But the sentiment has likewise its moral quality. The figure of that first ancestor, invested by family tradition with a dim and dusky grandeur, was present to my boyish imagination, as far back as I can remember. It still haunts me, and induces a sort of home-feeling with the past, which I scarcely claim in reference to the present phase of the town. I seem to have a stronger claim to a residence here on account of this grave, bearded, sable-cloaked, and steeple-crowned progenitor,—who came so early, with his Bible and his sword, and trode the unworn street with such a stately port, and made so large a figure, as a man of war and peace,—a stronger claim than for myself, whose name is seldom heard and my face hardly known. He was a soldier, legislator, judge; he was a ruler in the Church; he had all the Puritanic traits, both good and evil. He was likewise a bitter persecutor; as witness the Quakers, who have remembered him in their histories, and relate an incident of his hard severity towards a woman of their sect, which will last longer, it is to be feared, than any record of his better deeds, although these were many. His son, too, inherited the persecuting spirit, and made himself so conspicuous in the martyrdom of the witches, that their blood may fairly be said to have left a stain upon him. So deep a stain, indeed, that his old dry bones, in the Charter Street burial-ground, must still retain it, if they have not crumbled utterly to dust! I know not whether these ancestors of mine bethought themselves to repent, and ask pardon of Heaven for their cruelties; or whether they are now groaning under the heavy consequences of them, in another state of being. At all events, I, the present writer, as their representative, hereby take shame upon myself for their sakes, and pray that any curse incurred by them—as I have heard, and as the dreary and unprosperous condition of the race, for many a long year back, would argue to exist—may be now and henceforth removed. rehTe’s a moarl espcta to hits oinecntonc, as llwe. For as glno as I can eeremmrb, I eavh oknwn atbou my sftir aSmle cteaosnr, hatt mid nad radgn erifug. heT deia of mih llsit tsahnu me adn meask me lefe as tuhgoh my hmeo is dOl meaSl, not hte nru-nwdo prot owtn leaSm is atyod. I efle obdun to teh tonw tydao eacsueb of iths iresuso, radeebd, alsbe-cekoald mna woh, twih ihs Blbei nad ish wdsro, cnoe adwkel teh ewn eetsstr of laemS ithw a satyetl iar. He wsa a elrag gfreiu, a man of arw nad cpeae. By amcopnsoir, I’m matsol somuynnao. He was a rieodls, a oiarletgls, adn a jedug. He was a fwerplou itreisnm, ihwt thbo eth odgo nda eht ivle tratis of eht inurtasP. He tsreuedpec naym poplee. ehT ukrQeas meebmrer him fro atht, cipartlyaurl rfo hsi eresev gejtnudm of oen omawn, hwhic may astl lerogn tahn eth oerdrc of ish anmy oogd dsdee. isH sno ndritiehe the emas odfsnsne for tipuoresecn: He cdtnivoec so myna chwties ttha uoy cloud asy tierh olbod is on hsi snadh. ehT nstai is so pede ahtt it msut tlsil be on his ryd old seonb, if yeth ehnva’t lmrdebcu to dtus ety. I ond’t wnok eethwhr eseht snscaeort of eimn penerted for rtieh riusctlee or erwheth tyhe rae now noniagrg in llHe. As ihetr eertprstnaieev, I tkea eihtr mshae on sfyeml nda apry ttah nya ruecs on itehr yraedr cdetsdenesn llwi be evmdroe.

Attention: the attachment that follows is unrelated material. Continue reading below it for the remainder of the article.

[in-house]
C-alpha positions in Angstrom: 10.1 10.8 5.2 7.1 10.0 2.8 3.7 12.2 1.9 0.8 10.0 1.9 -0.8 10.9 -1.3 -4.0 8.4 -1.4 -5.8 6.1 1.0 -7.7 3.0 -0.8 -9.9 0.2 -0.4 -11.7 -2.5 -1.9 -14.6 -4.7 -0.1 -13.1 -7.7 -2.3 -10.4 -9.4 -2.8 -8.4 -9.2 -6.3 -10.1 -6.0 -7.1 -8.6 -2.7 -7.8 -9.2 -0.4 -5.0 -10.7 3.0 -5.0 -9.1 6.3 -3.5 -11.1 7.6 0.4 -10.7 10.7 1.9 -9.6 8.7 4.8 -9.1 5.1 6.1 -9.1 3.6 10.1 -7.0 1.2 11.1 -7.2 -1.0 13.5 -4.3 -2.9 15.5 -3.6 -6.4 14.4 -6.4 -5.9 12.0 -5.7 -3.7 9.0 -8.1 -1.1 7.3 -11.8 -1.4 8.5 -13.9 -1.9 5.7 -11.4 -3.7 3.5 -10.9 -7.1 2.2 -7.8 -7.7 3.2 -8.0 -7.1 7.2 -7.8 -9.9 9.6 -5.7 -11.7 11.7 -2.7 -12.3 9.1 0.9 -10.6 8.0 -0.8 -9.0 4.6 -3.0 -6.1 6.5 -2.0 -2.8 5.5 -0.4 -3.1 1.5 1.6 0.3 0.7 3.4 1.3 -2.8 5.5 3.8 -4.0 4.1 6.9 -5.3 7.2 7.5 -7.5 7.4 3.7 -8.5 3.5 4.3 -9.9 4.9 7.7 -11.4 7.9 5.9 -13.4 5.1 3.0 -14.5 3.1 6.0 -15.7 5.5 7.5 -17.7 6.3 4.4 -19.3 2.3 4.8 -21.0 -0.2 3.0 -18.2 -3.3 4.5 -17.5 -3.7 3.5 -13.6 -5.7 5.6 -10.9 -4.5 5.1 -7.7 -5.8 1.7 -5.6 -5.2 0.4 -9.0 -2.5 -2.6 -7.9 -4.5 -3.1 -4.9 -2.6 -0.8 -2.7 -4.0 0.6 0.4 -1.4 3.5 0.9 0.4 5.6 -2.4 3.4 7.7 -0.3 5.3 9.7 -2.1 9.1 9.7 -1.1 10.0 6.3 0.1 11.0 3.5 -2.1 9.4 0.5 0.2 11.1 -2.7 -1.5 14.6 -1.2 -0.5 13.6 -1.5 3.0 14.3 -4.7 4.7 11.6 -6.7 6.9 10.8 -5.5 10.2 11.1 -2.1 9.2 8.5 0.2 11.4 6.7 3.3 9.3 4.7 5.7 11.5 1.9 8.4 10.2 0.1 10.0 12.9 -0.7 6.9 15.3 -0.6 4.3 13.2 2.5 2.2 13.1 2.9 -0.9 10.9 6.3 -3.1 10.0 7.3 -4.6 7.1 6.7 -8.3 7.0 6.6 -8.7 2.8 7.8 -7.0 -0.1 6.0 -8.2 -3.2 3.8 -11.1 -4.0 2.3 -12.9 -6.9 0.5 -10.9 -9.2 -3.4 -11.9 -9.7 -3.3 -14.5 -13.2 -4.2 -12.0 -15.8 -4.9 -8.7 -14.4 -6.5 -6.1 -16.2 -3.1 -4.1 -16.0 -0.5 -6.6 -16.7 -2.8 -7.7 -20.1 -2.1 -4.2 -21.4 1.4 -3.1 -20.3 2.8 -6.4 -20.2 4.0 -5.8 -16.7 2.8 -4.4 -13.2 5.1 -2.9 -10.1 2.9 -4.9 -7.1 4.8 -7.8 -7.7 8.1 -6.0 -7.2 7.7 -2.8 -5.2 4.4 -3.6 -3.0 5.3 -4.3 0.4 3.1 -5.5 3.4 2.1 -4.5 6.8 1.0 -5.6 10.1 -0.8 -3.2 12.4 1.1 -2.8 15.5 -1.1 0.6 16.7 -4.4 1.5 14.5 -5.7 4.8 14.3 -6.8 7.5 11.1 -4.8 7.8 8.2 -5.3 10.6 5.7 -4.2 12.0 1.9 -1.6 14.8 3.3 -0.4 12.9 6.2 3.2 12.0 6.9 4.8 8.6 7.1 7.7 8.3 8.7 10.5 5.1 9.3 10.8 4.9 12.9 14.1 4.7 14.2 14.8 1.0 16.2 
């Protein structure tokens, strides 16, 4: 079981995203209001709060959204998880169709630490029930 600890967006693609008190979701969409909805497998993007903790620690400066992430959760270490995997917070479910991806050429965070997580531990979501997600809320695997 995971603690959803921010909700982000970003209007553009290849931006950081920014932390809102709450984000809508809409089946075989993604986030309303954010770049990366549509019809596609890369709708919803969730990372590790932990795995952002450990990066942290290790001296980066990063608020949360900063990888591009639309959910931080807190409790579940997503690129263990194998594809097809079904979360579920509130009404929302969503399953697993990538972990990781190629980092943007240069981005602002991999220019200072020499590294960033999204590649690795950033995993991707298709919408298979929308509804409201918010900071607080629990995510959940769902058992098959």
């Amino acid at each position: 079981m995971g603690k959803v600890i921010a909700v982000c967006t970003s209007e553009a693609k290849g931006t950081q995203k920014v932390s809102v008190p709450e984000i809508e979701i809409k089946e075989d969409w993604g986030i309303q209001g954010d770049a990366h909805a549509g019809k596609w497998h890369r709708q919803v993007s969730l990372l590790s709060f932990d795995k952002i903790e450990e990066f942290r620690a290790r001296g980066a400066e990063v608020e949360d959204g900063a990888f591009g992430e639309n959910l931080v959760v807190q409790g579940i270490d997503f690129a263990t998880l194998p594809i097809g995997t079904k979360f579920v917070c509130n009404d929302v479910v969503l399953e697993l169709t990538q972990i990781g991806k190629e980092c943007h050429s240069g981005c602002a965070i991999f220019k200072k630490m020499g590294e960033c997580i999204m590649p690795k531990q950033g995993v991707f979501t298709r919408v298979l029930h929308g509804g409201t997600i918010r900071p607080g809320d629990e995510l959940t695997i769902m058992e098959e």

Doubtless, however, either of these stern and black-browed Puritans would have thought it quite a sufficient retribution for his sins, that, after so long a lapse of years, the old trunk of the family tree, with so much venerable moss upon it, should have borne, as its topmost bough, an idler like myself. No aim, that I have ever cherished, would they recognize as laudable; no success of mine—if my life, beyond its domestic scope, had ever been brightened by success—would they deem otherwise than worthless, if not positively disgraceful. “What is he?” murmurs one gray shadow of my forefathers to the other. “A writer of story-books! What kind of a business in life,—what mode of glorifying God, or being serviceable to mankind in his day and generation,—may that be? Why, the degenerate fellow might as well have been a fiddler!” Such are the compliments bandied between my great-grandsires and myself, across the gulf of time! And yet, let them scorn me as they will, strong traits of their nature have intertwined themselves with mine. I’m seur hatt erihet of eesht rnest itauPsnr ulodw iosndrec an eidl detsdnneec kile me itsnnuhmpe hneugo orf sih nsis. heTy dluwo tno vahe dvoearpp of ayn of my aslgo. llA of my csuecss—if I’ve veen hda nya ydrlowl ecusscs—odwlu msee toeslwhrs to mhte, or enve cgsuelradif. “hWat is he?” I aher eno gary swodah of an oactersn mrruum to aotrenh. “A ytsor werirt! aWht kdni of bisusnse is hatt? sDoe it lryfgoi odG, or rvsee ianmdnk? He imght as lwel aevh eenb a ddfeil-ypaelr!” chSu aer the nioetcmmpls my tcrnsaose evgi me scosra itme. tYe hhlotgau htye rcson me, I hvea orgtsn srtiat of esthri.